Felix Warneken and Michael Tomasello (2008) tested the effects of offering tangible rewards for helping. The researchers assigned 20-month-old toddlers to one of three treatment groups.
• One group was trained to expect a material reward for helping
• Another group was trained to expect verbal praise
• The third group received no reward at all.
Next, the toddlers were given the opportunity to help an adult stranger.
Compared to the kids in the “verbal praise" and “no reward" conditions, the kids with a history of tangible rewards became less likely to help.
Previous research on school kids has yielded similar results.
Tangible rewards can derail older kids, too
In an experiment conducted by Richard Fabes and colleagues, primary school kids (grades 2-5) were offered the chance to sort stacks of colored paper (Fabes et al 1989).
All the kids were told this task would benefit hospitalized children.
In addition, some kids were also told that they would be given a small toy in exchange for helping.
After their initial opportunity to help, kids were given a second chance to work more on the same task. This time, there was no mention of the hospital kids or the material reward. Kids were simply given the change to spontaneously continue their “volunteer work."
And what happened?
The kids who had been given toys for helping were less helpful during the follow-up opportunity. They spent less time sorting paper and got less work done.
Moreover, the results were linked with parenting. Motivation was most undermined among kids whose parents routinely used tangible rewards at home (Fabes et al 1989).
Raising more helpful kids: What can we do?
The research on rewarding helpers is consistent with what studies show about rewards in general: Tangible rewards aren’t all bad. They may increase motivation for boring tasks (Cameron et al 2001). But they may undermine motivation when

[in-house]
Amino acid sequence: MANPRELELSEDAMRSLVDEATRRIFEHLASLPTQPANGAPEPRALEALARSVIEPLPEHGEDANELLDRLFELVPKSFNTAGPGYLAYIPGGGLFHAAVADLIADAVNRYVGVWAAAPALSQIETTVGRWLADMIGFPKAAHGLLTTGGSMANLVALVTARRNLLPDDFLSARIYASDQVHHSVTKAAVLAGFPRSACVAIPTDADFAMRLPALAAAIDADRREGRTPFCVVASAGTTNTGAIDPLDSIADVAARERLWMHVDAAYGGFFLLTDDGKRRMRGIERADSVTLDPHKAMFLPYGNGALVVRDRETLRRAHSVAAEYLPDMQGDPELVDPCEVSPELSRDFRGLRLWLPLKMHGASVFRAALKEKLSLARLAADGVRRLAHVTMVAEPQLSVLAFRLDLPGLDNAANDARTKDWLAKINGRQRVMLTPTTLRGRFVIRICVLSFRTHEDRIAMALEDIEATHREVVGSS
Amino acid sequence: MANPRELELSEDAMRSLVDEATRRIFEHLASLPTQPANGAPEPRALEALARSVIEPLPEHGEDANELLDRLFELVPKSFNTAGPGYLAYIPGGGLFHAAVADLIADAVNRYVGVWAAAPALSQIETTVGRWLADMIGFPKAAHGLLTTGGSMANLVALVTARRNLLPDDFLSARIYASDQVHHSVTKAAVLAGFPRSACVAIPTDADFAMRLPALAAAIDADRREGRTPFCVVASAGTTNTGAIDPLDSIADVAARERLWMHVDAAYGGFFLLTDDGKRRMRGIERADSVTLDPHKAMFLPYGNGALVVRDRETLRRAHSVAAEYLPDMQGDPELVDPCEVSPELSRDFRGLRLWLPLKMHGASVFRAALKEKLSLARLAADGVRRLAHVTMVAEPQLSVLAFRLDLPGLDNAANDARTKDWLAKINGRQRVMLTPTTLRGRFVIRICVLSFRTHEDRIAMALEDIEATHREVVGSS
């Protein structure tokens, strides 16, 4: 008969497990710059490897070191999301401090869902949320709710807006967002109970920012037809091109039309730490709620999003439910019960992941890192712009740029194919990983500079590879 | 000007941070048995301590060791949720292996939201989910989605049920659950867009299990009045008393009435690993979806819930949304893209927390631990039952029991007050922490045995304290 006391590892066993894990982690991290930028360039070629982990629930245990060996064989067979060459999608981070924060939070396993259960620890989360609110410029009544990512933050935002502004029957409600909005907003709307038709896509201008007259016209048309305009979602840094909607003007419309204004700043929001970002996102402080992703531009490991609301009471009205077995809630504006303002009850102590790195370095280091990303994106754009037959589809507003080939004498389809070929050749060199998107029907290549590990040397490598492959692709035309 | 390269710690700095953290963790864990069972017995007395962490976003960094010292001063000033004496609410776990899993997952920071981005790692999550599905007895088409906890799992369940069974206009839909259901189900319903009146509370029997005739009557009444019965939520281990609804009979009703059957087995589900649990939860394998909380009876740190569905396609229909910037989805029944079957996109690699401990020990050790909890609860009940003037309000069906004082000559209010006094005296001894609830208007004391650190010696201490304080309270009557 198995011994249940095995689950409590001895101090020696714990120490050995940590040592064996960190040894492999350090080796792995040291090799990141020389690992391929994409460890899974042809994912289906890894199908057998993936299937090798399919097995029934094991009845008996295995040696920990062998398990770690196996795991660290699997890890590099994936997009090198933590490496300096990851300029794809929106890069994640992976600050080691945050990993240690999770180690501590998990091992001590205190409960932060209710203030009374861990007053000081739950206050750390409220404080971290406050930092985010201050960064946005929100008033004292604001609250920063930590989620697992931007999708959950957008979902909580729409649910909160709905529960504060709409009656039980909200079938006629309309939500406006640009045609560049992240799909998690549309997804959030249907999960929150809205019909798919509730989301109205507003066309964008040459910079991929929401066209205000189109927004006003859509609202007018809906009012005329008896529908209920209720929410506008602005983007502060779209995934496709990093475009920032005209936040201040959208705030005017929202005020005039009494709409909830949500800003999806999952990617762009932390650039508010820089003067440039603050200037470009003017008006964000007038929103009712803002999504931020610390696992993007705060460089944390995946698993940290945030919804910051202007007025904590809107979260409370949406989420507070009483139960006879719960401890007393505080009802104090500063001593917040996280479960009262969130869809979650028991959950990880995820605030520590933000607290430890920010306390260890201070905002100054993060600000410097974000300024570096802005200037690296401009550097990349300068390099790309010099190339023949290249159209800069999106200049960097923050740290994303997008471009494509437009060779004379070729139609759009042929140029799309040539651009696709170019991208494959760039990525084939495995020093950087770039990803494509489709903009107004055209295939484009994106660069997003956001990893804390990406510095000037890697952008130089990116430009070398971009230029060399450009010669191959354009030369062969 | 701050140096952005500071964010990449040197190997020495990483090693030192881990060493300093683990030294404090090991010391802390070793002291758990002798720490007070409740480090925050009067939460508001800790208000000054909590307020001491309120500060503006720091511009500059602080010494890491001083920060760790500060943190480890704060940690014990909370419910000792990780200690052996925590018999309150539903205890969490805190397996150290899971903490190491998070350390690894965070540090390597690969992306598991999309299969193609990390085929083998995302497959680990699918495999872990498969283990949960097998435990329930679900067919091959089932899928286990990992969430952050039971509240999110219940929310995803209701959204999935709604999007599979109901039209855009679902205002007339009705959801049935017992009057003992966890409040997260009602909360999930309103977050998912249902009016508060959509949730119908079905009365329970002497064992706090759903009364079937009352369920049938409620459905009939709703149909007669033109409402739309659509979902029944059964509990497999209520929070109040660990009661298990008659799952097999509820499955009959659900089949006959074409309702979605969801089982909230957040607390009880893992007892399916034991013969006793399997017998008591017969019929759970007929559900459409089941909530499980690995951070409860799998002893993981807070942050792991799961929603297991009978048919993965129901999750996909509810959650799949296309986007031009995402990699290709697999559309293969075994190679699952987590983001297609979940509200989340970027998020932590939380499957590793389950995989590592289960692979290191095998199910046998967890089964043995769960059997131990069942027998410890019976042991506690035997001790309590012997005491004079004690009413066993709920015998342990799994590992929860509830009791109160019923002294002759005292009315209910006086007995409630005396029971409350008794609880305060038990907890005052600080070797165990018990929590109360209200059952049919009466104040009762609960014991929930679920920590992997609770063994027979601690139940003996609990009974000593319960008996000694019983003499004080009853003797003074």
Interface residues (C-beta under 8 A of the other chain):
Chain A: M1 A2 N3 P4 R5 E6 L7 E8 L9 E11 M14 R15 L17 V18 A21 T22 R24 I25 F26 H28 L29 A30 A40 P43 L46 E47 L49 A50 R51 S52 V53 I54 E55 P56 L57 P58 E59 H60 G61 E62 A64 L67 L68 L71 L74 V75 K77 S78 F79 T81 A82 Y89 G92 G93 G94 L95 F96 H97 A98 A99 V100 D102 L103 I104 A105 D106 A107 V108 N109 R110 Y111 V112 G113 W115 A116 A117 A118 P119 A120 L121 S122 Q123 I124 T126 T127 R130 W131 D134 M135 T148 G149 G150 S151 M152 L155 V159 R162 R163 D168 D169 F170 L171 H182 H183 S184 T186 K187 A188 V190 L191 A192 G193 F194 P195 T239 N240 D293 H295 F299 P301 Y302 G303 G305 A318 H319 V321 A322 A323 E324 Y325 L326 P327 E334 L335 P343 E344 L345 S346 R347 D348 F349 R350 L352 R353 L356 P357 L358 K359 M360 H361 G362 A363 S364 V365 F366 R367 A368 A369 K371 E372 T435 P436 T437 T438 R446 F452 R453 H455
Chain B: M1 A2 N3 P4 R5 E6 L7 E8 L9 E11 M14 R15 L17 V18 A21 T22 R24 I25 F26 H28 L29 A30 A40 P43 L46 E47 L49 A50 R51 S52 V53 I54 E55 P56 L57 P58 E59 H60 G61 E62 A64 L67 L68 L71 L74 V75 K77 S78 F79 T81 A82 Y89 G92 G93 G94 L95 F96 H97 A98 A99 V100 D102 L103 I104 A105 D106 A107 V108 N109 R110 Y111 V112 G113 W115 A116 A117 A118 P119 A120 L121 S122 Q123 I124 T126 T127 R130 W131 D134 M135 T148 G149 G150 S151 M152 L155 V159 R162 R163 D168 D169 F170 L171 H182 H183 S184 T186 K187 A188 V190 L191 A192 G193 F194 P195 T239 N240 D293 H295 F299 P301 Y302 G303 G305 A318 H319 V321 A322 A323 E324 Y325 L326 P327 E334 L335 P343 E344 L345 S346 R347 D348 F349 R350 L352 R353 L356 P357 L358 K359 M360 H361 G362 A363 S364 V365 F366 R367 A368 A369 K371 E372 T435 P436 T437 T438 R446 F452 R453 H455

• Kids are already motivated to perform the task
• The reward is promised ahead of time
• Kids expect to receive the reward regardless of the quality of their performance
So it appears that we encourage helpfulness more effectively when we don’t offer kids prizes.
Praise seems like a good alternative, particularly for younger children. Indeed, studies have reported that mothers who praise their preschoolers’ good deeds are more likely to have prosocial kids (Garner 2006; Hastings et al 2007).
But when it comes to older children, praise can backfire. (For tips on using praise wisely, see this article on the science of praise.)
Can we take any positive steps to encourage our children’s natural tendencies to help other people?
I think so.
Psychologist Nancy Eisenberg and her colleagues suggest that kids are influenced by the example their parents set. When parents model—and explain—prosocial behavior, their kids may follow suit.
And it appears that helpful kids are linked with same parenting practices that predict a strong sense of empathy and empathic concern (Eisenberg et al 2006; Brownell et al 2013). These include
• Parental warmth
• Secure emotional attachment
• Emotional “coaching" that helps kids learn to regulate their own negative emotions, and
• Inductive discipline (an approach that emphasizes rational explanations rather than arbitrary punishments)
That’s because kids are more likely to help when they feel empathic concern, or sympathy, for others.
So perhaps there isn't any magic shortcut for raising helpful kids. Instead, we need tonurture empathy and teach kids to care.
References: Raising helpful kids